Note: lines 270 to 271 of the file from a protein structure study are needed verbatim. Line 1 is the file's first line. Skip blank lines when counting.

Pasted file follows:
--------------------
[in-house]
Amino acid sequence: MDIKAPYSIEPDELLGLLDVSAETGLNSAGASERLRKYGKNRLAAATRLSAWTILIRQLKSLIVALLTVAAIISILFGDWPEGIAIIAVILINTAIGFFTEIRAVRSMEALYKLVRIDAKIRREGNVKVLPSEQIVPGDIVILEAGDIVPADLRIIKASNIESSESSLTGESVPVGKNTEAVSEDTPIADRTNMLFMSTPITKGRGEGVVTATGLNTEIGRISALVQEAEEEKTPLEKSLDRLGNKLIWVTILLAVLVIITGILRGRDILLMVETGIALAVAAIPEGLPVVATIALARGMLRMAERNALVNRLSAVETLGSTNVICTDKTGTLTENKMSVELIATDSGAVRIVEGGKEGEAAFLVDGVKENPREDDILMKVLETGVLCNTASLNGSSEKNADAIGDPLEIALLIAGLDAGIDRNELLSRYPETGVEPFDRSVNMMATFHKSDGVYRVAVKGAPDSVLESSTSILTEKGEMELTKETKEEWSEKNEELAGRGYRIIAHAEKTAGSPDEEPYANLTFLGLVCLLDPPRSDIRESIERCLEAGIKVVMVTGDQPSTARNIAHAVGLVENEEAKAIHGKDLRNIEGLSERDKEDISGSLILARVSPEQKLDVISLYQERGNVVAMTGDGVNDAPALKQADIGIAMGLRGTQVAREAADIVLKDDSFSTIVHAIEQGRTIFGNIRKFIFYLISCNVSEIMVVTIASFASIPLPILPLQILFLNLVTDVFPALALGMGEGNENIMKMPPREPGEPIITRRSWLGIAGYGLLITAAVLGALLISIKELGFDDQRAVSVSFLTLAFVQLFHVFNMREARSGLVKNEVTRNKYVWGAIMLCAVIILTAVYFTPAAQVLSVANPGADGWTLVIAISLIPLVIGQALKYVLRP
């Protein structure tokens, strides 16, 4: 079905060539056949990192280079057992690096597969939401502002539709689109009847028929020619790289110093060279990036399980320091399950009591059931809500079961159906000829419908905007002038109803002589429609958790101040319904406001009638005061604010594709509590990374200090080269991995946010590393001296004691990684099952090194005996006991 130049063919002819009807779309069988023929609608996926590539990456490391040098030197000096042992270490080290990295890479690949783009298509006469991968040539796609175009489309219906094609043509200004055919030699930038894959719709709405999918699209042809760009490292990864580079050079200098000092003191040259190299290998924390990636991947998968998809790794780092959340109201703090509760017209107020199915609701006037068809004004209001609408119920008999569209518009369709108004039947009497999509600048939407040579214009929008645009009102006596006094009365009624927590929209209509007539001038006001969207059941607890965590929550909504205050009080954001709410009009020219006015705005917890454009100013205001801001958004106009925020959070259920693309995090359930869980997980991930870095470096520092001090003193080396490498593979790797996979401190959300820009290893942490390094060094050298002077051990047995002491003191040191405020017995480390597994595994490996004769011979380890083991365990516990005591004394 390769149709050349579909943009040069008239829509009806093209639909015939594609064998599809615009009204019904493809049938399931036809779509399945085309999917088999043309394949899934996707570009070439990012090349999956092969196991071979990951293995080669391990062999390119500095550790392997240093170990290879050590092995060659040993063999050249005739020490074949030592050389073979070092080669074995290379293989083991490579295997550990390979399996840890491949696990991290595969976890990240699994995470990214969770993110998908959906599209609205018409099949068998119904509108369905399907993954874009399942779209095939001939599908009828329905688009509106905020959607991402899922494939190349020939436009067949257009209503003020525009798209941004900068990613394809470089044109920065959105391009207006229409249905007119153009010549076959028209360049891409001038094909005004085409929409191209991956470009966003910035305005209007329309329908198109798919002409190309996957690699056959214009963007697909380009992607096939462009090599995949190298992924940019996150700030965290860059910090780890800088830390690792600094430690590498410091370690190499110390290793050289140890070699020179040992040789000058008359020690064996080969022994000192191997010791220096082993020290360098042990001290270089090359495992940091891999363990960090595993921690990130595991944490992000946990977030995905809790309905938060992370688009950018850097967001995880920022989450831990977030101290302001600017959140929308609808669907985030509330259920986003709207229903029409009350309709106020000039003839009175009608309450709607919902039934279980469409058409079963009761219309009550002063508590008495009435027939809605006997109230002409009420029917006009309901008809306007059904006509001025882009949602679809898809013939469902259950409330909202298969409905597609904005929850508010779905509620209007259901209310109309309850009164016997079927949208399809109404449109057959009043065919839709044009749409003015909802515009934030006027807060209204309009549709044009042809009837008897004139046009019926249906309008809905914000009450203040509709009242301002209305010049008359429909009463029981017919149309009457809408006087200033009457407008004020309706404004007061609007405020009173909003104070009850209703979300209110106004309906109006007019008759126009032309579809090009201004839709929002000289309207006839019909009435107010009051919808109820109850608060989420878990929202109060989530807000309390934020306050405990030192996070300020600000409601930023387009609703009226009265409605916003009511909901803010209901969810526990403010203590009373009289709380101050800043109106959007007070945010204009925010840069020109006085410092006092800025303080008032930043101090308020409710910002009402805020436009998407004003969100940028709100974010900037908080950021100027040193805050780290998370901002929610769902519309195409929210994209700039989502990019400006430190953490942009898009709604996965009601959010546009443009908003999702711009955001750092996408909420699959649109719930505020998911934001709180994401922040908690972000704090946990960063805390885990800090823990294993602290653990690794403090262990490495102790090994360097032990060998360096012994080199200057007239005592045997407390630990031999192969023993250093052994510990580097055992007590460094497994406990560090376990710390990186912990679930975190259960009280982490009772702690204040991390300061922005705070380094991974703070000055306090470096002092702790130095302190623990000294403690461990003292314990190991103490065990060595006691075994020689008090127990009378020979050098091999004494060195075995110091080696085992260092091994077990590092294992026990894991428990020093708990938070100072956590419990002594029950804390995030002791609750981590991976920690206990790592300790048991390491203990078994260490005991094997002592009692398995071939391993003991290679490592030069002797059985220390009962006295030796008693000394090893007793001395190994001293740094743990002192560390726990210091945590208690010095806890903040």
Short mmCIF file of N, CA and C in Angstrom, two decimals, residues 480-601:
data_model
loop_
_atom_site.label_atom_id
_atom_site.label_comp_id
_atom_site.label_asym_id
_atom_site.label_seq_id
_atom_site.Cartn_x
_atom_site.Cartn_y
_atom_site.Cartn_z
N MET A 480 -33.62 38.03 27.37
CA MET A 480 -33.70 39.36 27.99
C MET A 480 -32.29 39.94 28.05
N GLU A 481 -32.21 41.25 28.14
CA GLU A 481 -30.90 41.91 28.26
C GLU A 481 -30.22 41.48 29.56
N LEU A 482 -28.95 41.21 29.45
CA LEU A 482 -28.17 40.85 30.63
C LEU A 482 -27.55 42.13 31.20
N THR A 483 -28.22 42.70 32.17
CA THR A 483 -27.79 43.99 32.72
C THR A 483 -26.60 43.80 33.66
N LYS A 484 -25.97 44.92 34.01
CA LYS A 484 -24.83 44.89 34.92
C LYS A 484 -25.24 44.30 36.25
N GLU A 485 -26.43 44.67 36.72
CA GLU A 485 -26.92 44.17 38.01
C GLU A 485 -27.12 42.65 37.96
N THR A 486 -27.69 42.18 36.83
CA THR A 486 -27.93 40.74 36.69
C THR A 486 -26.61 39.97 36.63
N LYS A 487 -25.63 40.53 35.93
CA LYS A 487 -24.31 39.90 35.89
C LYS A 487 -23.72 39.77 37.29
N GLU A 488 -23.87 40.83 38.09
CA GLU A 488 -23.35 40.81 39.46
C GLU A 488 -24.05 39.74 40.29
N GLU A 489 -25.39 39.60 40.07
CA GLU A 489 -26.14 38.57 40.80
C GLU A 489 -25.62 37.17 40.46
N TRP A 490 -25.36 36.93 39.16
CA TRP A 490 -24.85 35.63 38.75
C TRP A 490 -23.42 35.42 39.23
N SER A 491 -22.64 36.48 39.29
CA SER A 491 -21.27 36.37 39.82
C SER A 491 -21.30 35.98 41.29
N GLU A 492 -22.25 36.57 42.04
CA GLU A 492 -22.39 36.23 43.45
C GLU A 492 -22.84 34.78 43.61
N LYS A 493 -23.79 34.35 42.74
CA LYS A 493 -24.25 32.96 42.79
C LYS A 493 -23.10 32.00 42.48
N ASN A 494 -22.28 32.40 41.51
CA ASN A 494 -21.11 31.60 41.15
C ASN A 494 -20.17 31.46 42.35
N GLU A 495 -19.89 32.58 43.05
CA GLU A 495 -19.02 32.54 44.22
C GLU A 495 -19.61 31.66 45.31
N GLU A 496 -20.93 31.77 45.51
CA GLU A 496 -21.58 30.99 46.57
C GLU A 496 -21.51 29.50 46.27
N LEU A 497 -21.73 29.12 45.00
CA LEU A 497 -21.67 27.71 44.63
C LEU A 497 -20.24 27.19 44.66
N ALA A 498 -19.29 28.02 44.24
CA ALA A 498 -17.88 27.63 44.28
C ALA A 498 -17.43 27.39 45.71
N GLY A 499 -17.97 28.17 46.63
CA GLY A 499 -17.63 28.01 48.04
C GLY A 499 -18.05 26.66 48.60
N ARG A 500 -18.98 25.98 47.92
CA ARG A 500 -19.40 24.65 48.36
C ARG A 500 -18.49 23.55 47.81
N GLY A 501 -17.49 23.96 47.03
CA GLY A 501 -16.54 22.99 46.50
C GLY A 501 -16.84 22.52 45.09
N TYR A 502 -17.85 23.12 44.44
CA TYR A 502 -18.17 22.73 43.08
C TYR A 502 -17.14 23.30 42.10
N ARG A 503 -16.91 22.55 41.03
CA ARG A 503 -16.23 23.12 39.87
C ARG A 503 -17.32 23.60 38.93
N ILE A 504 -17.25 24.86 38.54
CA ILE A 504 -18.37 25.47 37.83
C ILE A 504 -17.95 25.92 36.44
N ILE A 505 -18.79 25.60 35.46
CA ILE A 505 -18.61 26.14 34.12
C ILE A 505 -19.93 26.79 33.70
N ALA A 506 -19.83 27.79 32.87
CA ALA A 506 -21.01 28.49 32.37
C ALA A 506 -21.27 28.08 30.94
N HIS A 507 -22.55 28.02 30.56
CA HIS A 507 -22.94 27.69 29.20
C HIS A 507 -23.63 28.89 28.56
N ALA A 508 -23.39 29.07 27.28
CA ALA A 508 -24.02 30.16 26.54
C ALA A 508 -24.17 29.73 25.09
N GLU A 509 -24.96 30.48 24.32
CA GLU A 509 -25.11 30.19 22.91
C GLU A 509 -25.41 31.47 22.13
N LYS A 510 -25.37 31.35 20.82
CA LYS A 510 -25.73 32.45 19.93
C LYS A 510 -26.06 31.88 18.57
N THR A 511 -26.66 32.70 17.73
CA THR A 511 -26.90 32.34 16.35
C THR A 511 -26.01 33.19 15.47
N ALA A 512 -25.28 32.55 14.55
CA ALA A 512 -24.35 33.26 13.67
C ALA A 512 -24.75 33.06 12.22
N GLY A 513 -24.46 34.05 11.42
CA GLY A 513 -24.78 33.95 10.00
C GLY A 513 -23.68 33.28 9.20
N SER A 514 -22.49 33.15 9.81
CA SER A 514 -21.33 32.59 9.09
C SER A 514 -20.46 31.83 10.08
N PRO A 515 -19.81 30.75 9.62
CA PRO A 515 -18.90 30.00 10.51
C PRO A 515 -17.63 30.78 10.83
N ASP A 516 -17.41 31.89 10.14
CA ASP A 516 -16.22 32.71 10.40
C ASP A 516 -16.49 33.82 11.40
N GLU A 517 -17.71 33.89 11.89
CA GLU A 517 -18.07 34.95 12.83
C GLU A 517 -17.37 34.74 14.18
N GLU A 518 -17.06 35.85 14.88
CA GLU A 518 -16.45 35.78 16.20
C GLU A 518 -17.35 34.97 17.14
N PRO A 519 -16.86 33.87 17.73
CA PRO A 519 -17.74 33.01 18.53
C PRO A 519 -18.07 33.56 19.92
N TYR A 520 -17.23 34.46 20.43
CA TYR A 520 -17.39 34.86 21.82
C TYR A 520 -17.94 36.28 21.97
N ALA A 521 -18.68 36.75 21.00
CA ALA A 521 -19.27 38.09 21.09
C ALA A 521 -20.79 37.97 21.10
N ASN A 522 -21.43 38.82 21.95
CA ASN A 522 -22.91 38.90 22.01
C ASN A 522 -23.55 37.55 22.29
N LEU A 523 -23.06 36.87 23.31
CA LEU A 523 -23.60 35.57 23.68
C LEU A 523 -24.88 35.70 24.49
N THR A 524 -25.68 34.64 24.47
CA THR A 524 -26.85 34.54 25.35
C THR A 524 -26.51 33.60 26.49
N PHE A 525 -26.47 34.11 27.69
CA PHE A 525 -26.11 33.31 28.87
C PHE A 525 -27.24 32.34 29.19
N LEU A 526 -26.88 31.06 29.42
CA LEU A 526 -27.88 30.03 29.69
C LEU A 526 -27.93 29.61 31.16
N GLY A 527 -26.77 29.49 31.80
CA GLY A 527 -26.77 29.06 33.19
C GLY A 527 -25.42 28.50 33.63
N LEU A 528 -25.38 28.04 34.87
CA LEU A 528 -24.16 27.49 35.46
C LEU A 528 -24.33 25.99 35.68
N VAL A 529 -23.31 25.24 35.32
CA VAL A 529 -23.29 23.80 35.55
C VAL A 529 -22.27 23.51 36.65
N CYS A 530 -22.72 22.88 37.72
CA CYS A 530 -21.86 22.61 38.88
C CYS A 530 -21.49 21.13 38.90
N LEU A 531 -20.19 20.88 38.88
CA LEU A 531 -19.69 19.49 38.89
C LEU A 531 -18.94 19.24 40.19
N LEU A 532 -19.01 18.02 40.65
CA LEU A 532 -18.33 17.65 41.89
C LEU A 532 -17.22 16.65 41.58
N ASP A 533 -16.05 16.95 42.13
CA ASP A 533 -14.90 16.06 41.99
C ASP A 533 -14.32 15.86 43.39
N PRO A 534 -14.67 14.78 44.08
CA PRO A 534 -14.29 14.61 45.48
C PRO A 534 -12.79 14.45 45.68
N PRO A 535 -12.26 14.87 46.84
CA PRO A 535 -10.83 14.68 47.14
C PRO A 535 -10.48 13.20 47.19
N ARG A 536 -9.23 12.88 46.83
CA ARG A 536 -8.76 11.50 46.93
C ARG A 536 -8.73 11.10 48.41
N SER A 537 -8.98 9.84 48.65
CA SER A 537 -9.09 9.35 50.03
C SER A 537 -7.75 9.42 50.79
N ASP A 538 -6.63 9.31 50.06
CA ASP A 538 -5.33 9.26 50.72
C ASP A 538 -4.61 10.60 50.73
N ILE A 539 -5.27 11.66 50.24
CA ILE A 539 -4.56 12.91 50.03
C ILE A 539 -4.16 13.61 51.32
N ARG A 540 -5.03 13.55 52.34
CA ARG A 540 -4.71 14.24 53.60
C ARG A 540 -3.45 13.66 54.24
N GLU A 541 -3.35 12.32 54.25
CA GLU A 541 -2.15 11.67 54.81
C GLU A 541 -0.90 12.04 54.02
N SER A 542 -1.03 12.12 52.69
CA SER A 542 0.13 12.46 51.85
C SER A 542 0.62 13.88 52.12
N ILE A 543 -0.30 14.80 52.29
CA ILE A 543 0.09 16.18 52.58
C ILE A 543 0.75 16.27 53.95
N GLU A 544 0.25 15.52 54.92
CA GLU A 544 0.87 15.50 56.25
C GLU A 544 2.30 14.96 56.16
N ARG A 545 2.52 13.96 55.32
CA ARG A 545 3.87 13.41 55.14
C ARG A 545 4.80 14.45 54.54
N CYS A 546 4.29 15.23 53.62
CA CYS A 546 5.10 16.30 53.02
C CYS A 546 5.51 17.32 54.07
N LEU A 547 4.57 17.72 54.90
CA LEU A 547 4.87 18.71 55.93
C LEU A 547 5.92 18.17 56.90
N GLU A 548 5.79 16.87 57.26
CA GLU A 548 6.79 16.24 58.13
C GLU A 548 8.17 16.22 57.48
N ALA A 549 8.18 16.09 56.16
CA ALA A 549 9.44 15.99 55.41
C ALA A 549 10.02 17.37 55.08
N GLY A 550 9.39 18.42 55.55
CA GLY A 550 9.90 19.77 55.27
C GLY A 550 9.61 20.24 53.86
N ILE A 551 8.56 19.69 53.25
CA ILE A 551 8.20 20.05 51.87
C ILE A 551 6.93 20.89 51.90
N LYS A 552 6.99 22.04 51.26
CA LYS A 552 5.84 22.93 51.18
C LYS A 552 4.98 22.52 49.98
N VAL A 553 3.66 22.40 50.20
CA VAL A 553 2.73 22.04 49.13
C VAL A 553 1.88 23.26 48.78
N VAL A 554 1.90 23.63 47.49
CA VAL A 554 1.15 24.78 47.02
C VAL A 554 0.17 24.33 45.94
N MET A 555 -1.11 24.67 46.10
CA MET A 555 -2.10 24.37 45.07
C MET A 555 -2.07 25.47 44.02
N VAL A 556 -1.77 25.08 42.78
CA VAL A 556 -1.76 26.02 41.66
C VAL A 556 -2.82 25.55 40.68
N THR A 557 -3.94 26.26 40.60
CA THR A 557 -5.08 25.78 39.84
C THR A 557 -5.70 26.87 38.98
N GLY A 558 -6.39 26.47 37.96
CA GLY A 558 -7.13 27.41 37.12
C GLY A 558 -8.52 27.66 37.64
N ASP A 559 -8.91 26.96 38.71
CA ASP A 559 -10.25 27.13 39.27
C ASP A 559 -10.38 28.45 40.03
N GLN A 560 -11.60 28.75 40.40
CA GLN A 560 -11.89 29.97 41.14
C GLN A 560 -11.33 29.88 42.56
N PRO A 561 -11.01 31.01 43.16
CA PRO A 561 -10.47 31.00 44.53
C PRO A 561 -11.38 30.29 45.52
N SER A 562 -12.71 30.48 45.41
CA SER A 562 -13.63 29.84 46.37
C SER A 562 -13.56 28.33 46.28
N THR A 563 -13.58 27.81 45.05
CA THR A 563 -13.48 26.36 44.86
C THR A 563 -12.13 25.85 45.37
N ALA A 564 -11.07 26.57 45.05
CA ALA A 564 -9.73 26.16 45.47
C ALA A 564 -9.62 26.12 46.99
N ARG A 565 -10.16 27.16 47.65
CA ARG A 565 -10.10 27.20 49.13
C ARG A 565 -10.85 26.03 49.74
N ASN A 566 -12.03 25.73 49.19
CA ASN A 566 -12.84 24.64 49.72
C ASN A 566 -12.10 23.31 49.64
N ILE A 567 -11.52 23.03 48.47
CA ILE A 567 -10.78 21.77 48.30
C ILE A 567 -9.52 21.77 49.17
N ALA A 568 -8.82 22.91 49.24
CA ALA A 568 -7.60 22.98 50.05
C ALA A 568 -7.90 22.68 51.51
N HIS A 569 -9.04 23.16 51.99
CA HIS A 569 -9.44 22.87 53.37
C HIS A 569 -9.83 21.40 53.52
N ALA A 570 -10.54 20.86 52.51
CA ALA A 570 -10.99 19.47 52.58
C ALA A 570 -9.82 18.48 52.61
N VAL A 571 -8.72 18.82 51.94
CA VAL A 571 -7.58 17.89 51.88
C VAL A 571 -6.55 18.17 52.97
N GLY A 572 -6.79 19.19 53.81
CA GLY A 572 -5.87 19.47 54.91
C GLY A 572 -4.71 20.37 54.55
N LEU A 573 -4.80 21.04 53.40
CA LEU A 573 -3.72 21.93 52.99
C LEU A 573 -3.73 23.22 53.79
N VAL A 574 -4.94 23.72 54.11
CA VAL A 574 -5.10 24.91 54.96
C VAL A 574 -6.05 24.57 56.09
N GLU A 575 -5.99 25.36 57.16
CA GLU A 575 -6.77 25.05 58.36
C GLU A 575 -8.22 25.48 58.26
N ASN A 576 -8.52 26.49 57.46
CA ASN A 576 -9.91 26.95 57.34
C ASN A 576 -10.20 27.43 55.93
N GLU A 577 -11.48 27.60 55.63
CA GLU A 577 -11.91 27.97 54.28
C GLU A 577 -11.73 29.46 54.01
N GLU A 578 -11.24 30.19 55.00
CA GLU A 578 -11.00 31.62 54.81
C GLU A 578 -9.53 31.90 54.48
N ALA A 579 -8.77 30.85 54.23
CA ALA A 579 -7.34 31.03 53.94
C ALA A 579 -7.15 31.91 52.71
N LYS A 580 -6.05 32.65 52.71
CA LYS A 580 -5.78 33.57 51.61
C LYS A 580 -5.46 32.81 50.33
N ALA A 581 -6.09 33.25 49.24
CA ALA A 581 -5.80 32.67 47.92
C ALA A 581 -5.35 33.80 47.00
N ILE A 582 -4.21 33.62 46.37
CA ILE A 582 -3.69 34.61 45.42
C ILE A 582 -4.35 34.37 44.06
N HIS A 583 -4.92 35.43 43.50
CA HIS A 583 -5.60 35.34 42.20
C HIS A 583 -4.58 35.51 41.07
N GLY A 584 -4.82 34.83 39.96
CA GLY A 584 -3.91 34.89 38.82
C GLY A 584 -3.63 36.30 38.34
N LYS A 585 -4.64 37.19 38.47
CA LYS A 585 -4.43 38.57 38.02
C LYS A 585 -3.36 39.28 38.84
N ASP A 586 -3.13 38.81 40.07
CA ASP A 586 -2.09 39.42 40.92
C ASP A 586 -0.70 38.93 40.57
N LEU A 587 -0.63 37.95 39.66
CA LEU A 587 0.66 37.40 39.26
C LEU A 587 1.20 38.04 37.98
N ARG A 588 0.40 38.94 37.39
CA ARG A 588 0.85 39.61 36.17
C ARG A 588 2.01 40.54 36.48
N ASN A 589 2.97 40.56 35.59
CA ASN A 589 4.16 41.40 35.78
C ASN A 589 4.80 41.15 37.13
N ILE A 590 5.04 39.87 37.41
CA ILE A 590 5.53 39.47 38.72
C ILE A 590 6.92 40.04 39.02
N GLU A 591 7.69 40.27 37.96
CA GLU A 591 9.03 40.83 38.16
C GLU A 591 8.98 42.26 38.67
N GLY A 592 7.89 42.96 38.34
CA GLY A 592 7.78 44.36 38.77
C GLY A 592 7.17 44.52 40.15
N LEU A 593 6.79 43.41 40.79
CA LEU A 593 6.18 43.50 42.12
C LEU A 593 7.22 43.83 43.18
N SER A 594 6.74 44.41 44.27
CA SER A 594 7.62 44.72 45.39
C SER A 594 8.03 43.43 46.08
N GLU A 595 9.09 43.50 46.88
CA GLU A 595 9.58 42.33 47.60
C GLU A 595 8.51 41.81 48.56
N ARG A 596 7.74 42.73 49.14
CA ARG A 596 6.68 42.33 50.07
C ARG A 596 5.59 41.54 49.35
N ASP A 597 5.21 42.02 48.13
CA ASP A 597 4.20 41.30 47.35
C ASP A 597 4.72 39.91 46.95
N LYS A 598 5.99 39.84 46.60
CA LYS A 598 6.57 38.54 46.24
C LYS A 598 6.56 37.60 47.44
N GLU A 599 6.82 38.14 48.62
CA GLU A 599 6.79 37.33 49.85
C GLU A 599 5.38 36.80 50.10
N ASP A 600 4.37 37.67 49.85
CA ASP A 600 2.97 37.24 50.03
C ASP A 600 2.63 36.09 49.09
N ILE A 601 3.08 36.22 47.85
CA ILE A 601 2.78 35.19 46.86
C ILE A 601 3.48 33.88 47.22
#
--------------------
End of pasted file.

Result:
CA ARG A 565 -10.10 27.20 49.13
C ARG A 565 -10.85 26.03 49.74